This is kind of the in-between zone. Structured intervals are rarely designed to work in the tempo zone in training situations, though I will include a fair amount of work in this zone as race season approaches. Intervals targeting a tempo training effect must generally be about two and a half hours. Athletes who do a large number of group rides may find that much of their ride time occurs in this zone. This is predictable due to the burn time for the efforts in the zones above tempo. As a coach I often discuss the need to avoid large amounts of riding in the tempo zone for athletes working to improve their TT or criterium efforts, since time spent in tempo isn’t doing much to improve performances in those type of events.
The threshold zone is extremely important to you as a developing cyclist. You are training in this zone when your wattage is between 91% and 105% of your FTP. By definition, you should be able to maintain an effort in this zone for sixty minutes. In order to trigger a threshold training effect, intervals in this zone should be at least ten minutes long. Many of the structured workouts I design target this zone, because FTP is so important to your overall training levels, and it is crucial to increase your FTP in order to improve your performance in zones 1-4.
Intervals targeting your VO2Max have a wattage goal of 106% to 120% of your FTP and must be approximately three minutes long to have a VO2Max training effect. Most mortal cyclists can maintain efforts in the VO2Max zone for no more than eight minutes of burn time. Intervals at this level are very intense and must be approached with care; when an athlete does VO2Max efforts it is important to closely monitor training stress, in terms of both intensity and volume, to guard against overtraining. Improvement in VO2Max is hard to come by, and when it does occur it never comes in large amounts. Doing VO2Max intervals will create a high level of fatigue and often legs that literally hurt after workouts and for days afterward. To be effective, VO2Max intervals should only be attempted following effective periods of recovery.
L6: Anaerobic Capacity (AC)
Anaerobic capacity intervals are done in the wattage range of 121% to 150% of FTP. The burn time” for AC intervals is approximately two minutes, but it is a rare athlete who can maintain this level for that long. The floor duration to trigger an AC training effect is about thirty seconds. These are high intensity, hard intervals, and workouts focused on this training zone are THE TOUGH BABIES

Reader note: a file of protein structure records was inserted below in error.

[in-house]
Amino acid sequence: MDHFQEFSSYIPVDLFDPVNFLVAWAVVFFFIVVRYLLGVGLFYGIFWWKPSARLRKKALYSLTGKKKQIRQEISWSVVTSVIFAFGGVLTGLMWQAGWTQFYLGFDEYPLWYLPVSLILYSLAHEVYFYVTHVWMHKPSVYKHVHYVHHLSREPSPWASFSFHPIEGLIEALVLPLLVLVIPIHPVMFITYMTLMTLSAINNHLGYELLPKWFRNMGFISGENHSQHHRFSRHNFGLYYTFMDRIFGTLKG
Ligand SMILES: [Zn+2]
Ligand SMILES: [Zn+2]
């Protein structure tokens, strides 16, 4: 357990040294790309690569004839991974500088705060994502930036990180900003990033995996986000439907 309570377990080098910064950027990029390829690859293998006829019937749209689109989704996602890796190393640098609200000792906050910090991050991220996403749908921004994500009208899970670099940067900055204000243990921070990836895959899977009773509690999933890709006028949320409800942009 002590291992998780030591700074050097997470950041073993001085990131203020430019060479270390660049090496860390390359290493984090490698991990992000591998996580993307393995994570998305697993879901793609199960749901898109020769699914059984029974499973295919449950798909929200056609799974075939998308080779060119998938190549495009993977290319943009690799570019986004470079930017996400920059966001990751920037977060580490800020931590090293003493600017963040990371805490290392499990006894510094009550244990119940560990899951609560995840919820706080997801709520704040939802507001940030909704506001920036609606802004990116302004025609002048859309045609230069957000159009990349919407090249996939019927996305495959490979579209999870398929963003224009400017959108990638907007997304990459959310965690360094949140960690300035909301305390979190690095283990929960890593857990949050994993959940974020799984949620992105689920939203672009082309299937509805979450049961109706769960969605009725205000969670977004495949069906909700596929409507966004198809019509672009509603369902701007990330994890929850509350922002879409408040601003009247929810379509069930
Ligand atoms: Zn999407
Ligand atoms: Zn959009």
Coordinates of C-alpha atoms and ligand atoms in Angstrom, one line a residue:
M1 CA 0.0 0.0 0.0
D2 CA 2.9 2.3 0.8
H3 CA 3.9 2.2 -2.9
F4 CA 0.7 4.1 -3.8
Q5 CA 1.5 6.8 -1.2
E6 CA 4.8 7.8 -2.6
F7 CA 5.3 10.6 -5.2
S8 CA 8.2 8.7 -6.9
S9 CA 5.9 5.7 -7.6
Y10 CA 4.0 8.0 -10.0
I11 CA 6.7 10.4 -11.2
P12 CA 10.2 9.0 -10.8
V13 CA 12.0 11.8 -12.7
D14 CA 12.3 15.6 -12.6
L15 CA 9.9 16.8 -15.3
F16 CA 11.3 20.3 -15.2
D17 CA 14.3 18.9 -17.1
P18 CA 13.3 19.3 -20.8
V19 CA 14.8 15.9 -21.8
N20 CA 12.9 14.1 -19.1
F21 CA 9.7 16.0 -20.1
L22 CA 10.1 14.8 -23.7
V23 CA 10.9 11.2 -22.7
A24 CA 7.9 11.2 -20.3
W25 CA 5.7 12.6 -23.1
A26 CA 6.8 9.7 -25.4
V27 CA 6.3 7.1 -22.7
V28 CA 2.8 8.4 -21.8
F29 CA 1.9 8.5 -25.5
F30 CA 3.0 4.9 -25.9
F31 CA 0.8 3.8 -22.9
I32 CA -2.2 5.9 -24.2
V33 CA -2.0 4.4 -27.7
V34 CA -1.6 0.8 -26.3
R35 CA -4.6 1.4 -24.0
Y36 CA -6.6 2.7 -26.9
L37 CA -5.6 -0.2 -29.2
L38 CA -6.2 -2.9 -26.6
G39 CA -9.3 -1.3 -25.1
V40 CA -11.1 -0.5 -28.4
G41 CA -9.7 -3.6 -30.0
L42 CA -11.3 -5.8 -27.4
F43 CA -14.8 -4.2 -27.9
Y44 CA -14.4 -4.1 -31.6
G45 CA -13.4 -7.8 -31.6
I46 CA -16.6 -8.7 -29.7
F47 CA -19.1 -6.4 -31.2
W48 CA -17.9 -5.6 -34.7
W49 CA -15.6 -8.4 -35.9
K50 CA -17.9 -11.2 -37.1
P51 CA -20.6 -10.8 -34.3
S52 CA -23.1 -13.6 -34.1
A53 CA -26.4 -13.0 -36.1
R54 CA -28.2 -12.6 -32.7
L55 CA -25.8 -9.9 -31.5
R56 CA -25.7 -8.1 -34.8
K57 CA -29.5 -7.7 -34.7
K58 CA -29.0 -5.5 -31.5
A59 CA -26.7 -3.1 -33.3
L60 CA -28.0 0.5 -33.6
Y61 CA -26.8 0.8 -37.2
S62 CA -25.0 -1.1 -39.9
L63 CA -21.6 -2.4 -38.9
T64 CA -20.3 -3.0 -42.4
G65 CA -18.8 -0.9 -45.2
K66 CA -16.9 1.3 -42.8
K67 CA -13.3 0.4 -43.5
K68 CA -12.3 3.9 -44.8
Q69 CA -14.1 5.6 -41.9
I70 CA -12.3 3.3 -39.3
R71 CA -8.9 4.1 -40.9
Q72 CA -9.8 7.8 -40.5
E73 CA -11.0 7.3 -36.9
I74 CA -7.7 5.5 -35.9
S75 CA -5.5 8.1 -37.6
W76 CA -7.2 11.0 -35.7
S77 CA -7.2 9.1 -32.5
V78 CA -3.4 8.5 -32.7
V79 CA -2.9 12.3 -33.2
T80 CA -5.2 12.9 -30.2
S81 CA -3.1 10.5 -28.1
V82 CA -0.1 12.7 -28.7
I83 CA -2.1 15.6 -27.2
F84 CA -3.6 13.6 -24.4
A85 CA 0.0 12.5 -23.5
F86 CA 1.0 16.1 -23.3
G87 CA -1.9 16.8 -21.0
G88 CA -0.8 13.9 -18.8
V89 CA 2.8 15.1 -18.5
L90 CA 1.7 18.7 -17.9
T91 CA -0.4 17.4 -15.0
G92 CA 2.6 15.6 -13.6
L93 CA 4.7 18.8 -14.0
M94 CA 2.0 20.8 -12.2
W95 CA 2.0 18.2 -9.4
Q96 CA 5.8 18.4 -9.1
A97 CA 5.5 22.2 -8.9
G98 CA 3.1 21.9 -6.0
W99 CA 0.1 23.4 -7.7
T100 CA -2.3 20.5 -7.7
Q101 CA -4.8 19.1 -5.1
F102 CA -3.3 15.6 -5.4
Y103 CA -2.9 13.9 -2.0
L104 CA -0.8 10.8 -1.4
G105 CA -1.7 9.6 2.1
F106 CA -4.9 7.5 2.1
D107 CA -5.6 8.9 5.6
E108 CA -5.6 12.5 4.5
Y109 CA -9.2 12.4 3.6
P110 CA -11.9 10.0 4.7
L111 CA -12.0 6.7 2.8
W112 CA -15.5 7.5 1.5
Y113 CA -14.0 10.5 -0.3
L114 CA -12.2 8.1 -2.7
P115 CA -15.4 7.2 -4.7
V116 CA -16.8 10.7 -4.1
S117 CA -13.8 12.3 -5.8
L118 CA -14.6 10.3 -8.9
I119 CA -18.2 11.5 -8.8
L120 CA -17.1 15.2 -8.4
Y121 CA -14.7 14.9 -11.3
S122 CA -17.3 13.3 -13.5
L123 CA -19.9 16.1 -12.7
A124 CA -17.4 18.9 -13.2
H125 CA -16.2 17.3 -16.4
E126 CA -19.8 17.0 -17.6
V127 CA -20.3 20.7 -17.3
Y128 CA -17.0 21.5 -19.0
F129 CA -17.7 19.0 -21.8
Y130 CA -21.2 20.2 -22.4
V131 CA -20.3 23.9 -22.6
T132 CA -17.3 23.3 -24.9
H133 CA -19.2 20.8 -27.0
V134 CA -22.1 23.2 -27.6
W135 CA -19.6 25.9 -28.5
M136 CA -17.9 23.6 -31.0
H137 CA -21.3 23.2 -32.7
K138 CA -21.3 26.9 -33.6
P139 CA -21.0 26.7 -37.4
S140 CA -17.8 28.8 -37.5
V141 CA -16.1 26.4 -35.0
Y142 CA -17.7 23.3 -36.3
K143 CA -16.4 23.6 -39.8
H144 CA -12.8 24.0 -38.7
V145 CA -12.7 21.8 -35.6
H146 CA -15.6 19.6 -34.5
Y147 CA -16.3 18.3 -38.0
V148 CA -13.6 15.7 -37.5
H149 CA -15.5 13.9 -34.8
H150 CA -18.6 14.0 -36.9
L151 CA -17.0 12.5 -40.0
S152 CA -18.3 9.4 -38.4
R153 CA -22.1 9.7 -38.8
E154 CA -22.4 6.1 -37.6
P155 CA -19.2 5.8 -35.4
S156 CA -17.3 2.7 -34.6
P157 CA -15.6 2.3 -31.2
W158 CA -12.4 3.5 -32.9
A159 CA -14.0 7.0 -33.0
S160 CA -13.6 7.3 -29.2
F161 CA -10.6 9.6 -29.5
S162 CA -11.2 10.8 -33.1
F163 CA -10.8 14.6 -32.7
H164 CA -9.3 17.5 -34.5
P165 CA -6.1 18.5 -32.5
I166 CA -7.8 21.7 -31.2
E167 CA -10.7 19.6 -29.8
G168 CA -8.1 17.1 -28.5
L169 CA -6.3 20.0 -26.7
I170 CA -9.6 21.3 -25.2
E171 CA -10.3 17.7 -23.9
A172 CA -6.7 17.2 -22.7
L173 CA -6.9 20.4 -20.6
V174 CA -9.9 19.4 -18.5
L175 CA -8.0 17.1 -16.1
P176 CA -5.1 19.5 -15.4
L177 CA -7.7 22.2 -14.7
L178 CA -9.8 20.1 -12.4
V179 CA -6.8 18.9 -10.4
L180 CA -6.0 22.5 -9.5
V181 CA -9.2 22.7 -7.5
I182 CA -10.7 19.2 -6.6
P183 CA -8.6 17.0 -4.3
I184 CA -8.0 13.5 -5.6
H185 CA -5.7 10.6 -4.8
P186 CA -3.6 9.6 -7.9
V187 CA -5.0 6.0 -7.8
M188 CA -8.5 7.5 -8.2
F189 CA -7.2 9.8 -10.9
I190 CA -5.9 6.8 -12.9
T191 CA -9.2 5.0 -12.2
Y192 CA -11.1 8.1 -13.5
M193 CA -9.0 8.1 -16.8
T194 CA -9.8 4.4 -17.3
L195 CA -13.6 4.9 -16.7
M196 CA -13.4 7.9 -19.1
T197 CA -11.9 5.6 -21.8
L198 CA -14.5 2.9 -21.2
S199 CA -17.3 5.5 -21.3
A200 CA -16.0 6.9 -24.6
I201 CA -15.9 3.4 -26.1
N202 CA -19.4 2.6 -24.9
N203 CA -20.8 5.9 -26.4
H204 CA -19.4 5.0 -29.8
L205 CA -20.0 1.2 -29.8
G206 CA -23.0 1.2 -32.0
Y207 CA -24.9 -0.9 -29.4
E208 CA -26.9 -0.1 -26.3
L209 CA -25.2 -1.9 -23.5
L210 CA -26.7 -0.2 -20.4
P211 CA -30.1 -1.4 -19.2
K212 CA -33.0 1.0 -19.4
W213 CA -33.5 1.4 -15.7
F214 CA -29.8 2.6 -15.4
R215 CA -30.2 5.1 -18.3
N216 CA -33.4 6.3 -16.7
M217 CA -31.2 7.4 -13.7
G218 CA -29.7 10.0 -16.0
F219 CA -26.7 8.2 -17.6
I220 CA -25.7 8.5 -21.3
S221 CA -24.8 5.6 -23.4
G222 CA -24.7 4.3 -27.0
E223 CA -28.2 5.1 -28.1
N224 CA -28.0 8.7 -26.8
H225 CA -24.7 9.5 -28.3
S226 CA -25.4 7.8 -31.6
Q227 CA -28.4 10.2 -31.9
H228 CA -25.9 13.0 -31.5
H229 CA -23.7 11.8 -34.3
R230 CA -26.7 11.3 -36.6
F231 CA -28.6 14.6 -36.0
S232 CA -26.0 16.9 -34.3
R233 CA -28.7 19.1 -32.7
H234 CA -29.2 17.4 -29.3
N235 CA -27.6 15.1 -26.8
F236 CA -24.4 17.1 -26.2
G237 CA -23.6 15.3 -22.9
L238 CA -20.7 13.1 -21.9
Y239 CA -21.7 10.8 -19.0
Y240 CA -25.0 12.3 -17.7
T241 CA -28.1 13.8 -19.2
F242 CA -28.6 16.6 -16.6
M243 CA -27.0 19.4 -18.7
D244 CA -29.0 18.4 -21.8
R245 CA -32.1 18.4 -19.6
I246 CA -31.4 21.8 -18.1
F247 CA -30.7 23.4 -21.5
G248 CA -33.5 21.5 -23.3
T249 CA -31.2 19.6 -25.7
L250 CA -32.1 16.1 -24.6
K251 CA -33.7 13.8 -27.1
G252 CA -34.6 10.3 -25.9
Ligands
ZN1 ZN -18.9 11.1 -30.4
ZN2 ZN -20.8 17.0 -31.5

I prescribe an AC workout that has become popular with a number of my athletes; it’s done in pairs and involves one rider drafting the other and then the drafting rider “attacking” her partner. The partner must then jump onto the wheel of the attacking rider, and both of them continue a maximum ~150% effort for a total time of thirty seconds. They recover for three minutes and repeat the workout, switching the roles so the attackee becomes the attacker. One of my athletes who had historically disliked AC interval work confided to me that this workout was able to sneak in AC intervals she would normally dread on her own.
L7: Neuromuscular Power (NP)
Training in the neuromuscular power zone is as intense as it gets! This zone isn’t targeted toward specific wattage; you simply go as hard as humanly possible for at least five seconds. The burn time for this type of effort is about 15 seconds. One of my athletes who is an engineer and very much a “numbers type” told me that the reason there’s no power number targeted for NP efforts is that if you’re doing them correctly you can’t see straight to even note what numbers your wattage meter is displaying. Your legs really take a beating when doing NP interval work, and it’s not a good idea to do consecutive days of NP intervals; adequate rest and recovery is an absolute must before repeating intervals at this level.
Things to keep in mind
Sweet Spot Intervals
Power zone workouts are usually designed to have you produce wattage at a level in the zone for a specific amount of time, with a specific amount of recovery. The “sweet spot” workout, however, crosses the boundaries between zones to produce a threshold training effect. Compared to threshold level intervals, this type of workout makes it possible for you to do more and longer intervals. That’s what makes it sweet!
To perform a sweet spot interval workout, you should ride for twenty minutes at 88-92% of your FTP. Try to perform two of these intervals with at least five minutes of recovery between intervals. When you can complete two twenty-minute sweet spot intervals in a workout relatively easily, you should add a third. Dr. Coggan created the following chart that graphically shows how the sweet spot can improve threshold while limiting physiological strain to an optimal level (credit goes to Dr. Andy Coggan for the diagram).